Report On Business® Roundup: September Manufacturing PMI®

By Dan Zeiger

The Manufacturing ISM® Report On Business® data for September suggests that the Federal Reserve’s interest rate hikes designed to cool the economy and tap the brake pedal on inflation are having, at least for U.S. factory activity, the desired effect.

The Manufacturing PMI® of 50.9 percent, unveiled on Monday, was the lowest since May 2020, but again, the subindex data was just as compelling, if not more so, than the composite number. The Prices Index fell for the sixth straight month — tumbling from 87.1 percent in March to 51.7 percent in September — though the trade-off appears to be cooling demand and, for the first time in a while, less-than-eager hiring.

That combination has brought some turbulence to a sector that in August appeared on a “good glide path,” as Timothy R. Fiore, CPSM, C.P.M., Chair of the Institute for Supply Management® Manufacturing Business Survey Committee, indicated then. But in a conference call of reporters on Monday, he said, “Last month, we felt we were getting close to (supply and demand) equilibrium, but this month felt a little off-balance. Demand has weakened.”

The New Orders Index (47.1 percent) contracted for the third time in four months, and the New Export Orders Index (47.8 percent) did so for the second month in a row. The Employment Index returned to contraction territory at 48.7 percent, but the Business Survey Committee respondents’ comments were more telling: There was no evidence of mass layoffs, but hiring managers were in no rush to fill open positions — a shift in sentiment from the all-points bulletin for qualified candidates at most companies during the last two years.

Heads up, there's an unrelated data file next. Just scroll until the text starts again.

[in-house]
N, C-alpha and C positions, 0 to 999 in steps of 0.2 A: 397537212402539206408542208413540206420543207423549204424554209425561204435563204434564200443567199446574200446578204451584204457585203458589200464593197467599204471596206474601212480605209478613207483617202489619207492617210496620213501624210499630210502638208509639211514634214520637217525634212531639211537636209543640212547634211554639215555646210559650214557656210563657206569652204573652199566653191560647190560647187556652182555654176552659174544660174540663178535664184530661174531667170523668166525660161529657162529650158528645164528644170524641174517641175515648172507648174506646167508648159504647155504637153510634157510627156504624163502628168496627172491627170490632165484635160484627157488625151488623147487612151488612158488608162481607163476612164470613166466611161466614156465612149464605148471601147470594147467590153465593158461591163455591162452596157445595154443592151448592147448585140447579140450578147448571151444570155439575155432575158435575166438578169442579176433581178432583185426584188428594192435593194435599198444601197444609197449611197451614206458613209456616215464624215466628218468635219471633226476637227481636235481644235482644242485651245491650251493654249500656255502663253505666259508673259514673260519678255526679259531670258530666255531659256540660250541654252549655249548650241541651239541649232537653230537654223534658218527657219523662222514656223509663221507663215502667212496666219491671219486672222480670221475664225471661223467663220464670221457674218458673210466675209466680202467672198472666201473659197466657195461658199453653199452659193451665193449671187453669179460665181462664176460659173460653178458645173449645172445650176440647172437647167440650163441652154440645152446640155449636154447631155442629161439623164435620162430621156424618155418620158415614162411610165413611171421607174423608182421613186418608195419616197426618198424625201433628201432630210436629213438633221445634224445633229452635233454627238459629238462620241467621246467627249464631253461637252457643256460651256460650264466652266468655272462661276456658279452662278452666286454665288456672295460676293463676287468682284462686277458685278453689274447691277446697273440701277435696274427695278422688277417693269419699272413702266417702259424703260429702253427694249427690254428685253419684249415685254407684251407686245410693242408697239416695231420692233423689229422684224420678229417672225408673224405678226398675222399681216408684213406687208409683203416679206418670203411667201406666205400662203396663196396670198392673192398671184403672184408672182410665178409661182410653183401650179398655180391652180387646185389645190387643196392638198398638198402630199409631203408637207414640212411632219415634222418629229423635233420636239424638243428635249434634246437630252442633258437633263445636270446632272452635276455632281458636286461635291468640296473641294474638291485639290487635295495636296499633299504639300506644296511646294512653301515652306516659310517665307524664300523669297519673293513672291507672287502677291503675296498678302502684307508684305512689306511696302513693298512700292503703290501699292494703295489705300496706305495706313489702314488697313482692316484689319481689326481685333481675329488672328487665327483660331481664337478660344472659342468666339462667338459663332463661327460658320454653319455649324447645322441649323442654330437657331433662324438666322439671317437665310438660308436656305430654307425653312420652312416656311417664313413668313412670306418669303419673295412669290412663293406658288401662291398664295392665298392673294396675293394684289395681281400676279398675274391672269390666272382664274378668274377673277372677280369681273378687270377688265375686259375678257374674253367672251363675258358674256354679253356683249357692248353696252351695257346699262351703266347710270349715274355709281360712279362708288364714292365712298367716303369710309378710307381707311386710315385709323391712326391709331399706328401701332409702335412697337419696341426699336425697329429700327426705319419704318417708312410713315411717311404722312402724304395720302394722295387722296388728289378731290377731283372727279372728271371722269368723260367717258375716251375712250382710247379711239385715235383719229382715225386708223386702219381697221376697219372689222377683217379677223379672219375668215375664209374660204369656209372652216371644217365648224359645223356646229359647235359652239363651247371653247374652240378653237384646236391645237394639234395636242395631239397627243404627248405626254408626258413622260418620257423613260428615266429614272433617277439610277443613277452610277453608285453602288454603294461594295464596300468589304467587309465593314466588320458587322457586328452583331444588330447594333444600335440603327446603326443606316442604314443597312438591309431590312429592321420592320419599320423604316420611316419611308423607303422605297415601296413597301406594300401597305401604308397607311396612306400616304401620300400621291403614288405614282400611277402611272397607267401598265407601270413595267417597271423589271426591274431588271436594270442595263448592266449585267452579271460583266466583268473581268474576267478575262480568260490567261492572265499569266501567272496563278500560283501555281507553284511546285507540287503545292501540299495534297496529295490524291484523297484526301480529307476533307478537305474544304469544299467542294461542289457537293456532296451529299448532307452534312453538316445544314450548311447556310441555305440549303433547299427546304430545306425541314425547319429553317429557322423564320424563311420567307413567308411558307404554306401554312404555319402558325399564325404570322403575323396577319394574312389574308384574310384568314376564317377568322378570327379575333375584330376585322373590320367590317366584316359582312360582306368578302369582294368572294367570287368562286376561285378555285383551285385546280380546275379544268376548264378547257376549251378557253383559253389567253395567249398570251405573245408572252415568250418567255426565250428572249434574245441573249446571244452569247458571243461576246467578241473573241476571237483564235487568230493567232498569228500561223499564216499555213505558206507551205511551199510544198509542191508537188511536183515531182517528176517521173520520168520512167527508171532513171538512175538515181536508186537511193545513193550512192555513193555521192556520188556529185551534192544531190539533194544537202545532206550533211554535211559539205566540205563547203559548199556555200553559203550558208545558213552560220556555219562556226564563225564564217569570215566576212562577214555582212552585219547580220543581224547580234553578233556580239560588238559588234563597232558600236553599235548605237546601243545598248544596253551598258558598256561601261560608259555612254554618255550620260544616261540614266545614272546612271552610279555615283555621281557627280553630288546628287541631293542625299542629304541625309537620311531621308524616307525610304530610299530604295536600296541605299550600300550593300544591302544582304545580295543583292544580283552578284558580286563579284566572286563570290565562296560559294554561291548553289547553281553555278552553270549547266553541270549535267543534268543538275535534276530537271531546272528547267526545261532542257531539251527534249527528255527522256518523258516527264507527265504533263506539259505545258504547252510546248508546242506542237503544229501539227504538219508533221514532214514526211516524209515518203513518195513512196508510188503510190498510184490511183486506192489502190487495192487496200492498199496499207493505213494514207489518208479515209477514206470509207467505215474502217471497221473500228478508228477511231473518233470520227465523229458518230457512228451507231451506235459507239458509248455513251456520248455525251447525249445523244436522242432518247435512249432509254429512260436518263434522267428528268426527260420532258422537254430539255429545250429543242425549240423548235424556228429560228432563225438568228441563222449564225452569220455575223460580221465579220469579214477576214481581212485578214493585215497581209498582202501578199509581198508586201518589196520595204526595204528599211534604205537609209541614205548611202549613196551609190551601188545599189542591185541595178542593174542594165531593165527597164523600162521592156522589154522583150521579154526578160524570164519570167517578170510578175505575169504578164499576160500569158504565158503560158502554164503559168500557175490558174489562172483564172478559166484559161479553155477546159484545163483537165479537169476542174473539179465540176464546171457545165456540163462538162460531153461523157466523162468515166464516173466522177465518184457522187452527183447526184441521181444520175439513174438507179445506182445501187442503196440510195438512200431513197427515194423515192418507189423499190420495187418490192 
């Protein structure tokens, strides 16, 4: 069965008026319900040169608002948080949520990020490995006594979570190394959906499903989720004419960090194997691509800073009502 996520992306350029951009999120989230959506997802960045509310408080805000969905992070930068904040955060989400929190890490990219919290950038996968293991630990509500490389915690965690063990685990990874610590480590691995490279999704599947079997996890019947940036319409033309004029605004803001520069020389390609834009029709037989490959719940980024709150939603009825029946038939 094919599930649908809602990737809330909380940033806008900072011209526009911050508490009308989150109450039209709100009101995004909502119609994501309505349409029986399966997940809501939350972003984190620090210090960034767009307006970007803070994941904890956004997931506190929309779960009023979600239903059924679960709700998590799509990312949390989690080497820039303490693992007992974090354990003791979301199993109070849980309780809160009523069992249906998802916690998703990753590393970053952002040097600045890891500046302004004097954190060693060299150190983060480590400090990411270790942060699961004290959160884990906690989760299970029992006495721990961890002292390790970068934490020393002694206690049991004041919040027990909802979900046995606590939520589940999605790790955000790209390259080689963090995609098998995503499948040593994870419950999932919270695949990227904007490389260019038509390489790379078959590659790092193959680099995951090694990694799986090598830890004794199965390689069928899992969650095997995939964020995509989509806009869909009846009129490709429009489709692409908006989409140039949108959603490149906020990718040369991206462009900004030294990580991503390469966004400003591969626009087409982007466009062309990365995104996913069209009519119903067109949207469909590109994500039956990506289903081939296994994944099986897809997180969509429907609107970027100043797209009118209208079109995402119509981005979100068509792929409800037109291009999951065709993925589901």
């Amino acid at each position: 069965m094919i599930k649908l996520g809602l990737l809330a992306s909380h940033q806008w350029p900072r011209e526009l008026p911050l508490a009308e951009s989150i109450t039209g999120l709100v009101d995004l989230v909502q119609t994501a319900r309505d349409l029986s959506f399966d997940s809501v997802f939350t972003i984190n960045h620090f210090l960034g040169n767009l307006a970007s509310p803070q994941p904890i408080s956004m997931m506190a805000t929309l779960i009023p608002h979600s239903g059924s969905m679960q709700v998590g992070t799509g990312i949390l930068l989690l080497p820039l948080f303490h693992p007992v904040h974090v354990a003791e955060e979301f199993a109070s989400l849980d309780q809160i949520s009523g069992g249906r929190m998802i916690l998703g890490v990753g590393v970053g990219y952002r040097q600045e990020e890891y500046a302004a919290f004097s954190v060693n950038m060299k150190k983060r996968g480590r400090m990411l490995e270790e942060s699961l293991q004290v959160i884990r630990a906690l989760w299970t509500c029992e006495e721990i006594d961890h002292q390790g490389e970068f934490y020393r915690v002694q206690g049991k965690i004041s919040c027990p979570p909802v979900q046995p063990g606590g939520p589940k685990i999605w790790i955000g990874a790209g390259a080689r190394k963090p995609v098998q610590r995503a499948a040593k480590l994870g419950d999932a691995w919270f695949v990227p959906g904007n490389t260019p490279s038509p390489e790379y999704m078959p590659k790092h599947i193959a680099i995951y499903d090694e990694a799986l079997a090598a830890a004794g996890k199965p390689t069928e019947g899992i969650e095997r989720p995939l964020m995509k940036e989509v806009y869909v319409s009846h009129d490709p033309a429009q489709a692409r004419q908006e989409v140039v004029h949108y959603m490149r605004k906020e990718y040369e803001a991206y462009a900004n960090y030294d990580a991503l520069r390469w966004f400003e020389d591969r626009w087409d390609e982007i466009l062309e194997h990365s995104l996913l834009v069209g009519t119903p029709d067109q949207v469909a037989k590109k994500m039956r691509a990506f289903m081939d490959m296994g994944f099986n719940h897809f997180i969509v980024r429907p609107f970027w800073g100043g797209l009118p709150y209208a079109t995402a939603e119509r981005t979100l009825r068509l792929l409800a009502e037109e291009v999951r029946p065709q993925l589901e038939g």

Fiore said that about a third of respondents indicated their companies had instituted a hiring freeze, confident that their current head counts are sufficient for future order levels. Decreased demand and fewer, or at least stagnant, numbers of employees on factory floors typically does not bode well for the Production Index, which in September was up 0.2 percentage points to barely stay in expansion territory, at 50.6 percent. The Inventories Index (55.5 percent) is likely an indication of companies over-ordering materials, Fiore said, and also figures to come down.

And what could those trends mean for the composite PMI® — which is calculated from the New Orders, Production, Employment, Supplier Deliveries and Inventories indexes — in the coming months? “I don’t see the Production Index coming on that much, maybe 52 (percent), and Employment could stay negative for a while,” Fiore said. “If the Inventories number comes down, the probability of the PMI® staying above 50 in the next two or three months is a lot lower than it was (in August).”

Fiore reiterated that U.S. economic recessions have coincided with New Orders Index readings in the low-40s, and right now, there is no threat of that. But the current manufacturing expansion, in its 28th month, will need steam to reach the average cycle of 35 months. “(The sector) tends to lead the economy, and it’s clearly showing signs of a slowdown,” he said.

Continuing a “bad news is good news” mindset, markets rallied in the hours after the release of the Manufacturing PMI® data, hopeful that the slowing factory activity could soften the Fed’s pursuit of additional interest rate increases. Recent history suggests that’s wishful thinking, which means there could be many more miles on the suddenly sobering flight path taken by the U.S. manufacturing sector.

“The October numbers will be interesting,” Fiore said.

The Report On Business® roundup: